The Tibetan government-in-exile in India on Tuesday announced plans for a four-day campaign to bring global pressure on China in a bid to end a string of self-immolations in their Himalayan homeland.
Penpa Tsering, speaker of the Tibetan parliament in-exile based in the northern Indian town of Dharamshala, said the drive would include rallies and meetings and begin in New Delhi on Wednesday.
“The situation is getting more and more grim,” Tsering said at a joint news conference with Lobsang Sangay, who in 2011 took over political duties from revered Buddhist spiritual leader, the Dalai Lama, and was named prime minister.
The two leaders said 99 Tibetans had set themselves on fire between 2009 and January 22 this year in protest against Chinese rule in Tibet. Of that number, the government-in-exile says 83 have died.
“Instead of trying to address the main causes as to why self-immolations are taking place, as to why Tibetans are protesting in various other forms, the Chinese government has resorted to a blame game,” Sangay said.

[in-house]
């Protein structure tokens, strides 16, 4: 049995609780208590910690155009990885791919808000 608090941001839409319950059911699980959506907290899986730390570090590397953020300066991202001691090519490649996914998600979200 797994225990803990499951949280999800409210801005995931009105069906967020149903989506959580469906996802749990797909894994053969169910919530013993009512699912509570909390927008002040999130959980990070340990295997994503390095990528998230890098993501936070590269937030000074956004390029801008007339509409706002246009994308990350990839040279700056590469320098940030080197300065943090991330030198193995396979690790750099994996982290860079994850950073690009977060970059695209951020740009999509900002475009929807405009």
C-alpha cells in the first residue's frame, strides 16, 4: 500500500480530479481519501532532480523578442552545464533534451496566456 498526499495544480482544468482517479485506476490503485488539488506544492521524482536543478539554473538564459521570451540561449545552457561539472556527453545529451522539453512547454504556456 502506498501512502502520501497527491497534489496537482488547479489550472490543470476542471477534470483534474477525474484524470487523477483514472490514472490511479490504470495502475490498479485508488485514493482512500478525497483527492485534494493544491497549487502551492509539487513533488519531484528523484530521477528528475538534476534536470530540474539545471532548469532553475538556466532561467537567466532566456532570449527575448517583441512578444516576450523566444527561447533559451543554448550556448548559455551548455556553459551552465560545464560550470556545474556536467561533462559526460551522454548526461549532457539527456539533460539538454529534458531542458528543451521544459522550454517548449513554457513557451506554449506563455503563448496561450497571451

“They blame us for the tragedy in Tibet which is absolutely baseless because Tibet has been under China’s occupation for the last 50 years,” the Harvard-educated scholar said.
Sangay said India, home to tens of thousands of Tibetan exiles “ought to speak out forcefully on Tibet”.
The four-day campaign will call for visits to Tibet by UN fact-finding teams and the publication of details of human rights discussions between Beijing and foreign powers, Sangay said.
Sangay said the Tibetan government as well as the parliament, which has been based in Dharamshala since the Dalai Lama fled after a failed uprising in 1959, were determined to highlight “repression of Tibetans in Tibet”.
Both the Dalai Lama and the prime minister have appealed to Tibetans not to resort to self-immolation.
“We are against drastic action but we must highlight it (the situation in Tibet) to the international community,” Sangay said.
Many Tibetans in China accuse the government of religious repression and eroding their culture, as the country’s majority Han ethnic group increasingly moves into historically Tibetan areas.
China rejects that, saying Tibetans enjoy religious freedom. Beijing also points to huge ongoing investment it says has brought modernisation and a better standard of living to Tibet.